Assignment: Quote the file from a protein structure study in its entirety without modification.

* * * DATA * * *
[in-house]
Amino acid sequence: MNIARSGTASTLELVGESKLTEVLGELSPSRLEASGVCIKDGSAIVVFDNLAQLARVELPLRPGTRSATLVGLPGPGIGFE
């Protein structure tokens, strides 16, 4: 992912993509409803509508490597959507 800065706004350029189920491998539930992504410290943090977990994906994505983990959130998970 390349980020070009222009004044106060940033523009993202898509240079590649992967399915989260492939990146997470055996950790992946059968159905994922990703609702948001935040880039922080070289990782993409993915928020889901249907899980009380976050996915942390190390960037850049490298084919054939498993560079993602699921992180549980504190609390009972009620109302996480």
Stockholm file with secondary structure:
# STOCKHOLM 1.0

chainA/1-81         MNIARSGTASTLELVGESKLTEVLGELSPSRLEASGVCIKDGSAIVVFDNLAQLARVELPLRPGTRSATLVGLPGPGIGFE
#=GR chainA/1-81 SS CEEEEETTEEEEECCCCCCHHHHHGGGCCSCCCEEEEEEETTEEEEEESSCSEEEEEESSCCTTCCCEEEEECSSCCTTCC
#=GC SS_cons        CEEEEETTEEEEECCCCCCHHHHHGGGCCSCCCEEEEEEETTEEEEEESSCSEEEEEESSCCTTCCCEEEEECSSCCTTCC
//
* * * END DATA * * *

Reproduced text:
[in-house]
Amino acid sequence: MNIARSGTASTLELVGESKLTEVLGELSPSRLEASGVCIKDGSAIVVFDNLAQLARVELPLRPGTRSATLVGLPGPGIGFE
């Protein structure tokens, strides 16, 4: 992912993509409803509508490597959507 800065706004350029189920491998539930992504410290943090977990994906994505983990959130998970 390349980020070009222009004044106060940033523009993202898509240079590649992967399915989260492939990146997470055996950790992946059968159905994922990703609702948001935040880039922080070289990782993409993915928020889901249907899980009380976050996915942390190390960037850049490298084919054939498993560079993602699921992180549980504190609390009972009620109302996480």
Stockholm file with secondary structure:
# STOCKHOLM 1.0

chainA/1-81         MNIARSGTASTLELVGESKLTEVLGELSPSRLEASGVCIKDGSAIVVFDNLAQLARVELPLRPGTRSATLVGLPGPGIGFE
#=GR chainA/1-81 SS CEEEEETTEEEEECCCCCCHHHHHGGGCCSCCCEEEEEEETTEEEEEESSCSEEEEEESSCCTTCCCEEEEECSSCCTTCC
#=GC SS_cons        CEEEEETTEEEEECCCCCCHHHHHGGGCCSCCCEEEEEEETTEEEEEESSCSEEEEEESSCCTTCCCEEEEECSSCCTTCC
//